Pakistan’s World Cup preparations were thrown into disarray earlier today, as the ICC announced that Saeed Ajmal’s bowling action had been found to be illegal thus banning him from bowling in all form of International Cricket. In what was a shocking development, all four of his deliveries were found to be exceeding the 15 arm flexing limit. This came after Ajmal had been undergoing various bio-mechanical tests at the Brisbane facility. Ajmal was reported by the on-field umpires for a number of suspect deliveries during the Second test match of the series against Sri Lanka, some of which were (reportedly) bowled with an arm flexing of 42◦.
The 36 year old Spinner is the number one bowler in ODIs according to the ICC rankings, and among the top ten spinners in T20 and Tests. He has been the highest wicket taker in international cricket during the last 3 years. Ajmal’s suspension is being seen as a result of change of the ICC’s attitude towards chucking/throwing, the other recent victims being West Indies’ Marlon Samuels, New Zealand’s Kane Williamson and very recently, Zimbabwe’s Prosper Utseya. While these were all low-key spinners who were not full time spinners (though very essential in getting through the middle overs without many hiccups in ODIs), Ajmal’s ‘scalp’ serves as a stern reminder to those looking to exploit the hesitancy of match officials/umpires to report bowlers with suspect actions. Although, in Ajmal’s case, it is more likely that his heavy workload has led to his suspension. He has been Paksitan’s frontline spinner across all three formats in the last 3 years. While on the road touring, professional sportsmen do not get time to catch the small errors that creep in with time. If anything, these errors only get magnified as the tours progress.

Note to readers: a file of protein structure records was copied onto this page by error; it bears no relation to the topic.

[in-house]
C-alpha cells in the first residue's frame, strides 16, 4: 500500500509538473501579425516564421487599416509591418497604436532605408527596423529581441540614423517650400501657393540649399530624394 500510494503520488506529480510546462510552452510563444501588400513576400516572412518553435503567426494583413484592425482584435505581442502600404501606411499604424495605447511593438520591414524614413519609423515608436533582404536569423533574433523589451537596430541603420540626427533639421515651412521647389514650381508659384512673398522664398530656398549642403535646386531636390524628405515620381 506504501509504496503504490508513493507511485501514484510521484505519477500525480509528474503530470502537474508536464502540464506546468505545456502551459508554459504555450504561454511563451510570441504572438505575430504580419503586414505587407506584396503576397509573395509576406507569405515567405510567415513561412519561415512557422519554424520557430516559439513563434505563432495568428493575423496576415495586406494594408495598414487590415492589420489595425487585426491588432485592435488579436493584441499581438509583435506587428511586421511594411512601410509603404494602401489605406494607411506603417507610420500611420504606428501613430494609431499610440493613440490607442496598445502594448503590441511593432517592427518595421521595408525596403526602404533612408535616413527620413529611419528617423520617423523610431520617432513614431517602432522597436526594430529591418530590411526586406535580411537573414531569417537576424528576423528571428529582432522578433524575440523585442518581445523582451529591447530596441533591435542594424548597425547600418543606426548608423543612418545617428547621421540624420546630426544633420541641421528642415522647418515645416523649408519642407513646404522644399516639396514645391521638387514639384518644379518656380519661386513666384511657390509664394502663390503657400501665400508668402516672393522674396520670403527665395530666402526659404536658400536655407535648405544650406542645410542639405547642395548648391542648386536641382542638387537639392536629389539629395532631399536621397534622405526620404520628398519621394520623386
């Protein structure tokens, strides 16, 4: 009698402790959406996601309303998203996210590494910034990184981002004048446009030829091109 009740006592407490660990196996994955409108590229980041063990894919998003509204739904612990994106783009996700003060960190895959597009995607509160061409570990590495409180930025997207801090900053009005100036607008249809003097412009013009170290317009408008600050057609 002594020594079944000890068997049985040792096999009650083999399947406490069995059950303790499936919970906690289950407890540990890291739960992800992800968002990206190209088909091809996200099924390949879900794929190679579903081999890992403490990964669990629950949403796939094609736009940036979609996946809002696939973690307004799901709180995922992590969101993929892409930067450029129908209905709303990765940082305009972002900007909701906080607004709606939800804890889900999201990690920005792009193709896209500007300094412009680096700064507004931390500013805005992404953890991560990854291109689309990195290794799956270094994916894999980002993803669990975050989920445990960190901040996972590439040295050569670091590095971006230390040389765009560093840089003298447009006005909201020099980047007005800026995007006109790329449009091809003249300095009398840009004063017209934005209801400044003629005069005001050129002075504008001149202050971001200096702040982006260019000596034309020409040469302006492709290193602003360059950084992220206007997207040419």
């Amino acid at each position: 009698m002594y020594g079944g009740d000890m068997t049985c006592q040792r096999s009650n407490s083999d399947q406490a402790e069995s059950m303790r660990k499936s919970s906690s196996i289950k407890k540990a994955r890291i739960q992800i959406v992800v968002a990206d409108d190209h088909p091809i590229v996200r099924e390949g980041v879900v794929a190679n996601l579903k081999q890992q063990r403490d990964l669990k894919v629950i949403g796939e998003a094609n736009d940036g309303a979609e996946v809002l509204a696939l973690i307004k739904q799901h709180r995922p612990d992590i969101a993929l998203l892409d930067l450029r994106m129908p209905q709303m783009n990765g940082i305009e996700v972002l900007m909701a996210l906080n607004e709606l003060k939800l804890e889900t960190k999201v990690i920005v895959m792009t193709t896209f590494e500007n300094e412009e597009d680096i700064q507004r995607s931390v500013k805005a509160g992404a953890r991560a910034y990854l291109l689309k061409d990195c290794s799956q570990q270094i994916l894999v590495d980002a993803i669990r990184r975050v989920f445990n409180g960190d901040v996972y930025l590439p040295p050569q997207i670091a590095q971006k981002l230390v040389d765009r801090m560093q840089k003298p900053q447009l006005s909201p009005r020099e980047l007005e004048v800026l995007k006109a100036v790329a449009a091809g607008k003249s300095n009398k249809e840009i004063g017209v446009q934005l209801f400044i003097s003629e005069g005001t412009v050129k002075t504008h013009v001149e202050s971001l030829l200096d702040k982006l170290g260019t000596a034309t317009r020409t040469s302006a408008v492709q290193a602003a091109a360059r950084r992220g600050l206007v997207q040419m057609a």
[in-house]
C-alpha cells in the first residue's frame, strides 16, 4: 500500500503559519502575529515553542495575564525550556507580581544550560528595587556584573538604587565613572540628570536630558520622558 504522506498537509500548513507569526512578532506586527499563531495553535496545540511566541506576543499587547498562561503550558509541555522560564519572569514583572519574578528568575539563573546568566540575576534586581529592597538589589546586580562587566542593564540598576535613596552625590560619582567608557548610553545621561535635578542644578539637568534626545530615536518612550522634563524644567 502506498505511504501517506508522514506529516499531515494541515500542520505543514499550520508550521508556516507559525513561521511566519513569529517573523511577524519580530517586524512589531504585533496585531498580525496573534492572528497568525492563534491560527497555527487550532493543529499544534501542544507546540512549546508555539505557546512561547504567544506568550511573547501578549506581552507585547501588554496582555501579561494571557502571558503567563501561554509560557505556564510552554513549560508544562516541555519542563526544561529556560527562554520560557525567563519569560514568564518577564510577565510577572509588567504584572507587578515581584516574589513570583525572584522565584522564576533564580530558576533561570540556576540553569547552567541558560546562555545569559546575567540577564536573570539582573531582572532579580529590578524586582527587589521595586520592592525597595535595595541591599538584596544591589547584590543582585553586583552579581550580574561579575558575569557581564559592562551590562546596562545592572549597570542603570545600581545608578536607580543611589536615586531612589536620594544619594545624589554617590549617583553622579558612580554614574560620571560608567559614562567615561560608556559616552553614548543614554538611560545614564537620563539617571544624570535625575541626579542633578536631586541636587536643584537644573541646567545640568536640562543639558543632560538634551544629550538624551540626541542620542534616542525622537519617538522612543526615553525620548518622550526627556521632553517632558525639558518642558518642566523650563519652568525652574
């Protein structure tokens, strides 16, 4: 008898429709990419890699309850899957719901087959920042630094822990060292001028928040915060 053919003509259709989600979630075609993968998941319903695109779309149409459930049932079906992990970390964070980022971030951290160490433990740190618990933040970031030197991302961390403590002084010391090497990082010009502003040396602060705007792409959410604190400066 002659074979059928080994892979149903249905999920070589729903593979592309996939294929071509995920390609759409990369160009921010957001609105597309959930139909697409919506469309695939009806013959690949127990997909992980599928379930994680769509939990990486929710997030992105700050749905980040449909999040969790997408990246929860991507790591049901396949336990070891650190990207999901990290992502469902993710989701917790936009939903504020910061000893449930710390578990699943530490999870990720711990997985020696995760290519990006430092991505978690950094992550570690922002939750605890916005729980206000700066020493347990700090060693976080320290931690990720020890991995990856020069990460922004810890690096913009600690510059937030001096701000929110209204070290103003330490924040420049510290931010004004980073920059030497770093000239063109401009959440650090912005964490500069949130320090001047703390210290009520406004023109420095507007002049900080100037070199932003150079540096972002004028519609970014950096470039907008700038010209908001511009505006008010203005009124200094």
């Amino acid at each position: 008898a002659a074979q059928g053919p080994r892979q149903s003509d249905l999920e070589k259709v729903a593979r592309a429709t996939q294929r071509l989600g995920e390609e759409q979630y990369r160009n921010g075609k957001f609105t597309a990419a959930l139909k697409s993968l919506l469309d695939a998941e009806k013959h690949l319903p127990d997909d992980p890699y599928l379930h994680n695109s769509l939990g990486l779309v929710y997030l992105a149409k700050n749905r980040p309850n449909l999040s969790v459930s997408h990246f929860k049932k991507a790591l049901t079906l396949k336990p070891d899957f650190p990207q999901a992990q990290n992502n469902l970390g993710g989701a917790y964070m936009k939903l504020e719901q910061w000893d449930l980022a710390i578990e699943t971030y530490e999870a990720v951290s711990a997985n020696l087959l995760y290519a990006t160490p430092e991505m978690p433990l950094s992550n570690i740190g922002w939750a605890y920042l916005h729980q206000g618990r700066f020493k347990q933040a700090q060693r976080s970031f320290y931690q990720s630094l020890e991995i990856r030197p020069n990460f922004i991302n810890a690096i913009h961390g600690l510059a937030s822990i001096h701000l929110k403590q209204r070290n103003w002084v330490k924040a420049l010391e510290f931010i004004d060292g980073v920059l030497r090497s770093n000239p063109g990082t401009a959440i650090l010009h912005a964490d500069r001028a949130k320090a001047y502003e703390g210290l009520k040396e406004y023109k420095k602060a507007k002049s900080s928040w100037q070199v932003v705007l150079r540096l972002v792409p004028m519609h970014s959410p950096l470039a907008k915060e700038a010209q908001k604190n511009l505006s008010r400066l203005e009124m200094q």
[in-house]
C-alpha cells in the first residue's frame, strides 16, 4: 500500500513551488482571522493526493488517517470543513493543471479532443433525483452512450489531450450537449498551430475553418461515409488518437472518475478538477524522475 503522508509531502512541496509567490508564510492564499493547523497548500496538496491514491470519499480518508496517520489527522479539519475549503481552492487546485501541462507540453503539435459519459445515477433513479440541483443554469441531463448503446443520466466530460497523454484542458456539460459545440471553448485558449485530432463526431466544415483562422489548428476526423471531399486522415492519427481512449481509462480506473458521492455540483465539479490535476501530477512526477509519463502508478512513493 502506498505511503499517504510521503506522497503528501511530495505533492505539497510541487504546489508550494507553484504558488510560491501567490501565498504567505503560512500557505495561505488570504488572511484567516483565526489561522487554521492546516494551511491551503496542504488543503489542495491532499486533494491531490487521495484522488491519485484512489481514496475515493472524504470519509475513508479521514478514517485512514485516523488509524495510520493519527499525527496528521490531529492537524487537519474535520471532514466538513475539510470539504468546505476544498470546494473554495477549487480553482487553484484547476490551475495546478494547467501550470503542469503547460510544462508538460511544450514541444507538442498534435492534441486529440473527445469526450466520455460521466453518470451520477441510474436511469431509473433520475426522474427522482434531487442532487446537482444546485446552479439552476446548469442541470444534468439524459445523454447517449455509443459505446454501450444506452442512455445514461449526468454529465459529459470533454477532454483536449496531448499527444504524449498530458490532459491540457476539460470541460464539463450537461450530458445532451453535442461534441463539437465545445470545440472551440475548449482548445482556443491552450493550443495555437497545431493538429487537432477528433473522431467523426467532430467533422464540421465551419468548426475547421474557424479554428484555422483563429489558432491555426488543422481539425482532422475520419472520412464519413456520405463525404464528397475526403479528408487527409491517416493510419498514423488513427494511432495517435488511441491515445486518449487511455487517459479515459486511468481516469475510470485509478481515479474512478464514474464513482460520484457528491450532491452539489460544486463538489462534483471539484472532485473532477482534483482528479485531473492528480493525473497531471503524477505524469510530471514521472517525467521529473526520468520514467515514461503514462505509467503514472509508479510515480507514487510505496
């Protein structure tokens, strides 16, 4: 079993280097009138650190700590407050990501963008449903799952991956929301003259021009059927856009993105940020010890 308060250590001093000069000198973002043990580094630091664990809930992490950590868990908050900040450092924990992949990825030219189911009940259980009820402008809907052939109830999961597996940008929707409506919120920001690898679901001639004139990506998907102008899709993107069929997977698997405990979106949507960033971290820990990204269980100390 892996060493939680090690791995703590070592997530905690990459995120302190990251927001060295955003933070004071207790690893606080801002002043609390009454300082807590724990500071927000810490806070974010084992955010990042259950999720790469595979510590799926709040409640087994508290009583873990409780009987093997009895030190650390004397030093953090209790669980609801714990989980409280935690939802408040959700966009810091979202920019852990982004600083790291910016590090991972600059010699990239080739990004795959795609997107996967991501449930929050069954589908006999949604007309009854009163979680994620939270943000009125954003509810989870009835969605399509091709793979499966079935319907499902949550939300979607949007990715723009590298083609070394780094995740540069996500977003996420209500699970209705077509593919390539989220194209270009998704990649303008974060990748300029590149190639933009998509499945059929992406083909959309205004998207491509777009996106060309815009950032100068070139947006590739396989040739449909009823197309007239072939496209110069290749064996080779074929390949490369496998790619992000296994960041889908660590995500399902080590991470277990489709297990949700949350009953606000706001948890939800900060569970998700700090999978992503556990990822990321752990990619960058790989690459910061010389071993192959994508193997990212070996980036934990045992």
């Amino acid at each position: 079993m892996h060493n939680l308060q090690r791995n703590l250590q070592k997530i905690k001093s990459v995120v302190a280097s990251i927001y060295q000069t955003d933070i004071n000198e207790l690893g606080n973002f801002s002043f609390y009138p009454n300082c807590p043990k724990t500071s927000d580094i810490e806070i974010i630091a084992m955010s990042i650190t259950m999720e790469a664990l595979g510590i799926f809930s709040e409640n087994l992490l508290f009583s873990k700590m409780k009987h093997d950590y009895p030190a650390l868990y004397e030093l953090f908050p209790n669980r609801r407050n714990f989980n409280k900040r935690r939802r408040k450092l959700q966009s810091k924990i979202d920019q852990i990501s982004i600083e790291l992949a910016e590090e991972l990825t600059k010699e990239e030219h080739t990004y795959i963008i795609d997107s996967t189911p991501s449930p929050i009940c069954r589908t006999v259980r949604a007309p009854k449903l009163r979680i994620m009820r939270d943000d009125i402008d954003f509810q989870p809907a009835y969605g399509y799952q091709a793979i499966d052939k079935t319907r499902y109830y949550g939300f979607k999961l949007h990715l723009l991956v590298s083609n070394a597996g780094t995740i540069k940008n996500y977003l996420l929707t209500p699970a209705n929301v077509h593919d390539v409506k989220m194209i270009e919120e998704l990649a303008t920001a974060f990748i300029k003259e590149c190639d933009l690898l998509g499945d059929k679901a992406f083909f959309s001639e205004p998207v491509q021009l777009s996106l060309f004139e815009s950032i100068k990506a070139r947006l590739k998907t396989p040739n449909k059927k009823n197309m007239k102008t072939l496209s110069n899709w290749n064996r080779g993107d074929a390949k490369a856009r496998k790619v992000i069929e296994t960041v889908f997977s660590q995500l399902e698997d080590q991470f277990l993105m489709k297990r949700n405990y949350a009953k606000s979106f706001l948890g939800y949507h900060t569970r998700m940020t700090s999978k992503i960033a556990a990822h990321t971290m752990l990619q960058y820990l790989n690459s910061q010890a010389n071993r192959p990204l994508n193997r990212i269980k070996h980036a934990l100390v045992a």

What is perhaps more shocking is the fact that even his stock off-break was found to be off-limits. This would indicate that he has quite a lot of work to do, if he has to rectify his action. Not to forget, he can apply for reassessment after correcting his action. This could mean, that we could very well see a different and probably an ineffective Saeed Ajmal at the World Cup. The crucial point could be how willing he is to put in the effort required to rectify his bowling action (with which he’s had success too) and get the same amount of control over his flight, loop, and turn, which are every spinner’s bread and butter. Also a change in action might mean a less effective Doosra, his main weapon which has often flummoxed even the most talented of batsmen.
Pakistan would do well to unleash their spin arsenal, now that there’s uncertainty over Ajmal. Abdur Rehman is a viable option but he still has to prove his effectiveness outside of the sub-continent (include UAE, Sri-Lanka too), and show that he has what it takes to get wickets on the hard and fast soil of Australia. Pakistan should act fast and try out as many combinations as possible. For, Ajmal, he is a man of strong character, but only time will tell if he can get through this tough phase.